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How Many Museums Does One Country Need?

Stuffed full of world class collections from all over the globe each one of these museums is unique and tells a different story.

1. National Museum Cardiff

Filled with world-class art and fascinating Natural History. Found within Cardiff’s Civic Centre, the museum houses Wales’; National art, geology and natural history collections as well as major touring and temporary exhibitions. Renowned throughout Europe for being one of the oldest and most impressive collections of historical art in Europe. See sculptures, paintings and ceramics that date back over 500 years. The museum also hosts an amazing journey called “The Evolution of Wales”, which documents everything we know about Natural History – from the Big Bang to the dinosaurs and more… Over the course of a 4,600 million year journey.

2. St Fagans National Museum of History

Holding a special place in the hearts of the people of Wales, this museum explores the through people’s everyday lives. The museum has been Wales’ most popular heritage attraction for many years. It is located within the grounds of St Fagans Castle, a 16th Century Manor house. The grounds are one huge restoration project, since 1948 40 buildings have been re-erected within the 100-acre grounds, out of these buildings there have been houses, a farm, a schoolhouse, a chapel and a women’s institute.

During your visit to St Fagan’s, you will be able to not only read about but see the rich heritage of Wales and its people. St Fagans is home to lots of workshops in which craftsmen will be working throughout the day, their produce and merchandise will be able to purchase. Alongside this native, there is livestock in fields and farmyards surrounding St Fagans, where demonstrations of day to day farm activities are available to view daily.

3. National Roman Legion Museum

Explore life in a distant outpost of the Roman Empire, being the furthest empire of the massive Roman Empire. Uncover their lives as you observe exhibitions and artefacts that have been able to tell us how these great warriors of the past were able to conquer and control such a large empire. As well as how they lived, fought, prayed and died.

The museum prides itself on its award-winning facilities for education. Where children can properly experience being a Roman soldier, they can try on replica armour and explore a full-sized barracks. Only three permanent Roman fortresses were built in Roman Britain, Caerleon was one of these. The museum rests inside of what is left of the fortress, these ruins contain the only ruins of a Roman legions barracks on view in Europe as well as the (most complete) amphitheatre in Britain.

4. National Wool Museum

Dre-fach Felindre in the Teifi Valley earned the nickname of “The Huddersfield of Wales” from its thriving woollen industry. The village sold goods all over the surrounding countryside such as; Shirts, Shawls, Blankets, Bedcovers, Woolen Stockings, Socks. All of which were made right here at the Cambrian Mills, during your visit you will be able to see the wool industry firsthand from fleece to fabric.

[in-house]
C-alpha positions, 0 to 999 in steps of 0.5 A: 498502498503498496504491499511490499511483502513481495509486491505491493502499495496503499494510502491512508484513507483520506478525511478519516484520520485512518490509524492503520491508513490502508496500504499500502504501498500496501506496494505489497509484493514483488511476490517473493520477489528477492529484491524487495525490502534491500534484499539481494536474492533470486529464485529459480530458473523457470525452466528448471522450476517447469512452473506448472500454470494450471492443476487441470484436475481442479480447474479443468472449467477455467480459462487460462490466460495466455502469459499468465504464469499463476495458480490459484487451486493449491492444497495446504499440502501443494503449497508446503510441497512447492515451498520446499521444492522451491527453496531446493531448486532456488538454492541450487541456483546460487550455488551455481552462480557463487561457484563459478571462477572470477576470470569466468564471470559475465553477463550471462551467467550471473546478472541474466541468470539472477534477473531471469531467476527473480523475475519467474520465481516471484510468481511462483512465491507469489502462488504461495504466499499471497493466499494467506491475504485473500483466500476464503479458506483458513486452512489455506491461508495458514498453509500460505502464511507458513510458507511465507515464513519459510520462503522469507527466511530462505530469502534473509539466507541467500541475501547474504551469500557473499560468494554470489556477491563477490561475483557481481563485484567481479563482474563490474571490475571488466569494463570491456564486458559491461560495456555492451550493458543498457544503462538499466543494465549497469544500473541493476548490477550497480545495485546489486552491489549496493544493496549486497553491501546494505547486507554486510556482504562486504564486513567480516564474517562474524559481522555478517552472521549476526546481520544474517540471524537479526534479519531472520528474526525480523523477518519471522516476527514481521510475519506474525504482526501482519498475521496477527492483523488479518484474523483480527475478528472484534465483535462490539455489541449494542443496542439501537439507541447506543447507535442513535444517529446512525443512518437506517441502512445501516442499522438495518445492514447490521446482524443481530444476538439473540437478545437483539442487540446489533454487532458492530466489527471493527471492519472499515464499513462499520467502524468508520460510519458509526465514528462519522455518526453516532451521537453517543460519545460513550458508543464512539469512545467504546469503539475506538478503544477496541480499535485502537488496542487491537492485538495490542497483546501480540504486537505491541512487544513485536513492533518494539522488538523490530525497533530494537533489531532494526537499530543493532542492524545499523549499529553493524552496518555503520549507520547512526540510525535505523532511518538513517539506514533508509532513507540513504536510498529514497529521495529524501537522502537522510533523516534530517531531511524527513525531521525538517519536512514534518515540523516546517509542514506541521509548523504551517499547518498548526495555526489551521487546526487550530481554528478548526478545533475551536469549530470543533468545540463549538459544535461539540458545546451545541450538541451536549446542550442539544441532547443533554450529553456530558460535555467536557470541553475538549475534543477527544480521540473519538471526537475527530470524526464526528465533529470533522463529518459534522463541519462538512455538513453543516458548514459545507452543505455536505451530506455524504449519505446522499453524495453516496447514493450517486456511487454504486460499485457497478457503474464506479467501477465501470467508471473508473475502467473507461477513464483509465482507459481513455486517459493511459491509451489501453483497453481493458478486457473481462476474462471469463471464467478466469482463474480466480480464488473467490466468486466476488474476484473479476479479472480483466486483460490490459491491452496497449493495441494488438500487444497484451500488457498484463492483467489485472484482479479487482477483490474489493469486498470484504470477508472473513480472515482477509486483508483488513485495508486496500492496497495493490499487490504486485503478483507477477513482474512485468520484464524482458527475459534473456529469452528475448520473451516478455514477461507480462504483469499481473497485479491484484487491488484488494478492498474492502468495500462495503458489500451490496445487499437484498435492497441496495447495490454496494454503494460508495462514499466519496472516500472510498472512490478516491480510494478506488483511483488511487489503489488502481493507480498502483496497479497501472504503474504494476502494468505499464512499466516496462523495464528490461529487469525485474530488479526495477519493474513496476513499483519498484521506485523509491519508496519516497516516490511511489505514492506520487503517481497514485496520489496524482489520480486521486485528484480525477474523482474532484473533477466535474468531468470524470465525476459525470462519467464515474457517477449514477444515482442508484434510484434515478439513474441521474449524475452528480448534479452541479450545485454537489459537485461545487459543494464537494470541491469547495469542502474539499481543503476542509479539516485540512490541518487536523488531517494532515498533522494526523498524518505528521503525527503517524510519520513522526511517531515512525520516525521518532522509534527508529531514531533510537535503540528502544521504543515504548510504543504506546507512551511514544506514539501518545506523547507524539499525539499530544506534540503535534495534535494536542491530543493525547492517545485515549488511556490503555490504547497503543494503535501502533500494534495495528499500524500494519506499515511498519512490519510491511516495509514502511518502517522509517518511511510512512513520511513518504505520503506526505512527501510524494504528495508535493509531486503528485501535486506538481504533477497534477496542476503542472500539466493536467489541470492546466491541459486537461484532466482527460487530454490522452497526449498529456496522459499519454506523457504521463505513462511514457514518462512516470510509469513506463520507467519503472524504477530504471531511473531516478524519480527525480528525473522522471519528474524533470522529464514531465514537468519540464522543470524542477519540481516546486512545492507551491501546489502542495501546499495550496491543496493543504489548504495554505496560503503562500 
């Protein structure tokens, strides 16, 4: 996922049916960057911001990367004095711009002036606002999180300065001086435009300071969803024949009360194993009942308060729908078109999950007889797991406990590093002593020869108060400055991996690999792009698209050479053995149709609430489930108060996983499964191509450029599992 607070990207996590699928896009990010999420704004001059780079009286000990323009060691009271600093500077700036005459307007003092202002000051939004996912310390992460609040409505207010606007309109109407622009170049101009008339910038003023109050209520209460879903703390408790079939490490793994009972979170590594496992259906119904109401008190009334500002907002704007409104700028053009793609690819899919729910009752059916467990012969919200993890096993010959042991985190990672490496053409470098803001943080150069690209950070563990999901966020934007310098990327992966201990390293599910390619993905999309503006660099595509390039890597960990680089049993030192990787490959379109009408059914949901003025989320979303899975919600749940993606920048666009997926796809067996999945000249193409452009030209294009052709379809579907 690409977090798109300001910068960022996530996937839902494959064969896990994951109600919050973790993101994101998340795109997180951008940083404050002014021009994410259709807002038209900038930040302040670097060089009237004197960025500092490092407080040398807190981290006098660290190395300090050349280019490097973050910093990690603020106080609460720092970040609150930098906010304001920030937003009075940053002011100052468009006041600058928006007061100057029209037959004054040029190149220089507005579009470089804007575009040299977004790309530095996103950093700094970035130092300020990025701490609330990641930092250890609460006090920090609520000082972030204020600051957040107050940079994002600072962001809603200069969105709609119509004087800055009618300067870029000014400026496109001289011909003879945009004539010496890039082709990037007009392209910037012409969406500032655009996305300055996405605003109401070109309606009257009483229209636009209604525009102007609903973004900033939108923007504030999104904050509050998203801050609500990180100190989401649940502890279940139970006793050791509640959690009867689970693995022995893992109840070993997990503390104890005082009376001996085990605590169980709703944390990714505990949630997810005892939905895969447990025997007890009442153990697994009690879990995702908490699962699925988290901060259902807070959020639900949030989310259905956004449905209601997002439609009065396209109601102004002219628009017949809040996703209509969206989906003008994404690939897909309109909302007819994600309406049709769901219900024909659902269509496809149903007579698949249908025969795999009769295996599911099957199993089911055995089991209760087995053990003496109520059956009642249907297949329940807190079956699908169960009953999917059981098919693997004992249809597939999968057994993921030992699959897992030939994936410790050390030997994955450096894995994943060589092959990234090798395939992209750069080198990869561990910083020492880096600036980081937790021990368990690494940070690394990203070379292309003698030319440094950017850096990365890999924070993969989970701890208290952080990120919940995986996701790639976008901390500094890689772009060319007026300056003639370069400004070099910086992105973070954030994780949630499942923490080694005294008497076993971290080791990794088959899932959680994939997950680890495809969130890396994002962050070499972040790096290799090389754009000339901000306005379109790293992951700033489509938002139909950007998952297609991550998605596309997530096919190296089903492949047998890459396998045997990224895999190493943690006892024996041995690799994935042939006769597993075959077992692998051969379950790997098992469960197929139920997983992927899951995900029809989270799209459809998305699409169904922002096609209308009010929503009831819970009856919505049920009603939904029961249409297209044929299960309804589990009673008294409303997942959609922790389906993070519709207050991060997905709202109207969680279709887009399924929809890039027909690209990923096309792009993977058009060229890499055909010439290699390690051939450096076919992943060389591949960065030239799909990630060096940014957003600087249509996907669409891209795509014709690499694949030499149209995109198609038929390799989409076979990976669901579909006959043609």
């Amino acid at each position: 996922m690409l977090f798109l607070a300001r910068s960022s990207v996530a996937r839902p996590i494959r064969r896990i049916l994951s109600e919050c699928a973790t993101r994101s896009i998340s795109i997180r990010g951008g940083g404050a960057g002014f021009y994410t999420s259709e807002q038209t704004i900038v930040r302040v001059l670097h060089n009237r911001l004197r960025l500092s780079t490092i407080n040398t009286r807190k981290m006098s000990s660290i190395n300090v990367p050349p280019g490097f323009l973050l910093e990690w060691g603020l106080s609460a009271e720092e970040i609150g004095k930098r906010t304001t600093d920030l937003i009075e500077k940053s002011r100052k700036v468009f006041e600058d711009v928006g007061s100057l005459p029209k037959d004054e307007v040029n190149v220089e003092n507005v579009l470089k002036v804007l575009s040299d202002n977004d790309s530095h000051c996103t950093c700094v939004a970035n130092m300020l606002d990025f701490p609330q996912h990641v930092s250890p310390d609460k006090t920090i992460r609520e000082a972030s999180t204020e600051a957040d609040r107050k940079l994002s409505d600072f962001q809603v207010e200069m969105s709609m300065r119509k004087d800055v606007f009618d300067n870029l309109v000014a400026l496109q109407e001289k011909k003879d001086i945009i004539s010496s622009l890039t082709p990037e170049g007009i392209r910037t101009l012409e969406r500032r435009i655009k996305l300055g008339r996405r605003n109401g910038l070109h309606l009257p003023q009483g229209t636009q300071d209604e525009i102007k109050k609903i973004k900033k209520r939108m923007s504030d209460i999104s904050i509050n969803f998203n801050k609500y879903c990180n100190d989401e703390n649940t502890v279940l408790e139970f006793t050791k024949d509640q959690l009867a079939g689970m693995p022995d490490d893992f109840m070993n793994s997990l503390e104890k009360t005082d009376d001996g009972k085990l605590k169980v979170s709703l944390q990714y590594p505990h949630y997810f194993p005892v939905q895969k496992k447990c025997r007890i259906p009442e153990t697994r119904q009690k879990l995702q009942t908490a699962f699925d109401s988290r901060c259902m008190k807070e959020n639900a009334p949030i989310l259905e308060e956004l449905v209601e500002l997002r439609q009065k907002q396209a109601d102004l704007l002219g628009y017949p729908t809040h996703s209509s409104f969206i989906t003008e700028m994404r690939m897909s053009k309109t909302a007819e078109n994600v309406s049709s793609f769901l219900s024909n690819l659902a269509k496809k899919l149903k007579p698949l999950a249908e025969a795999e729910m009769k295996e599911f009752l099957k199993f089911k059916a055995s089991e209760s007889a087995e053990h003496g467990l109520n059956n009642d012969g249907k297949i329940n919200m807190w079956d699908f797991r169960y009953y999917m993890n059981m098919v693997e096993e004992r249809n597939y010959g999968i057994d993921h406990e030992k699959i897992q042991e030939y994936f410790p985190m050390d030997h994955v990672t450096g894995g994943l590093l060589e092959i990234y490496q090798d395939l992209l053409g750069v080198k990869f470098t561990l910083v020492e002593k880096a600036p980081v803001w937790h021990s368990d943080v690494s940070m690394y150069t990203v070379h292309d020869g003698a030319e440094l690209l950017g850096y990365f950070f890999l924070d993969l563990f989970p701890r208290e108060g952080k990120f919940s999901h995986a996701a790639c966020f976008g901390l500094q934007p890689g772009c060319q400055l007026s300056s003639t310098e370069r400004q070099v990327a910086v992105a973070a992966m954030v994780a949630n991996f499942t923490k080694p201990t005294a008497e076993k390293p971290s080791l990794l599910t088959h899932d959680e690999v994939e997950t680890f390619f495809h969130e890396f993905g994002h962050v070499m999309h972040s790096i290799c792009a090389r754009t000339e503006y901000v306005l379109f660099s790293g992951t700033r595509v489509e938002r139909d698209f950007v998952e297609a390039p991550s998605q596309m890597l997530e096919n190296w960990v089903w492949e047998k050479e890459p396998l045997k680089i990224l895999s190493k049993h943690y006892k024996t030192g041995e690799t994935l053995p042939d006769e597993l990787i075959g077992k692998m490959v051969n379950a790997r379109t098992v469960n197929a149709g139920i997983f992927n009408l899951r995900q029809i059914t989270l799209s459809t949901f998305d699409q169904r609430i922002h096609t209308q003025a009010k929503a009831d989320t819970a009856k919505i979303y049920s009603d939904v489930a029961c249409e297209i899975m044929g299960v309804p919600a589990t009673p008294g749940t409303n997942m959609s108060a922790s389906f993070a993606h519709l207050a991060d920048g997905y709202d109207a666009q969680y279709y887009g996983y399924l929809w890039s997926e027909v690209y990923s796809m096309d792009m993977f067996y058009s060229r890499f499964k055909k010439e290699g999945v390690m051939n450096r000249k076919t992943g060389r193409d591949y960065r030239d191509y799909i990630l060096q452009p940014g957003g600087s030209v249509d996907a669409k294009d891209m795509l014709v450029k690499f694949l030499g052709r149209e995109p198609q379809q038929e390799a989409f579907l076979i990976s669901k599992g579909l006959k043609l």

The museum staff pride themselves on their friendly approach to learning and are always happy to answer any questions you may have, they can assist you as you try your hand at carding, spinning and sewing as you make your way down the “A Wooly Tale”.

5. National Slate Museum

The National Slate Museum is located in Llanberis, Caernarfon where they document and tell the fascinating story of the Welsh Slate Industry and the huge impact it had on Wales. At the museum, you can visit the past and uncover a way of life that has become engraved into the very life and soul of this country.

The museum is located just beneath the looming Elidir Mountain in the Victorian Workshops, in these workshops Talks and Demonstrations allow you a genuine insight into “quarry life”. From vast social unrest to everyday troubles, during your visit, you will dive into the lives of Welshmen who worked this quarry.

6. Big Pit National Coal Museum

One of Britain’s leading mining museums, The Big Pit, aptly named after the 300ft mine shaft in which miners would journey up and down every day. The museum boasts facilities that entertain all ages with a multimedia tour of the coal mine, featuring regular exhibitions in the Pithead Baths and virtual miners to show visitors what it was really like.

To top all that off, the museum also operates an underground tour which is world-famous. Stay calm as you descend into the Big Pit itself 300 feet under the surface and you experience first-hand life as one of the thousands of coal miners in the area. The museum is proud to be a recognised UNESCO World Heritage Site.

7. National Waterfront Museum

The National Waterfront Museum is a time capsule able to transport you to a place featuring Wales’ vast industrial and maritime heritage.

Immerse yourself in the interactive technology, traditional displays and heritage. Learn more about Transport, Materials and Networks contributed to the industrial history of this great nation – at the museum, the visitor is in charge.

Wales is a country filled with museums rich in heritage, history and technological innovations that will leave you speechless – be sure to visit some of them.

Thanks for reading iVisitors!

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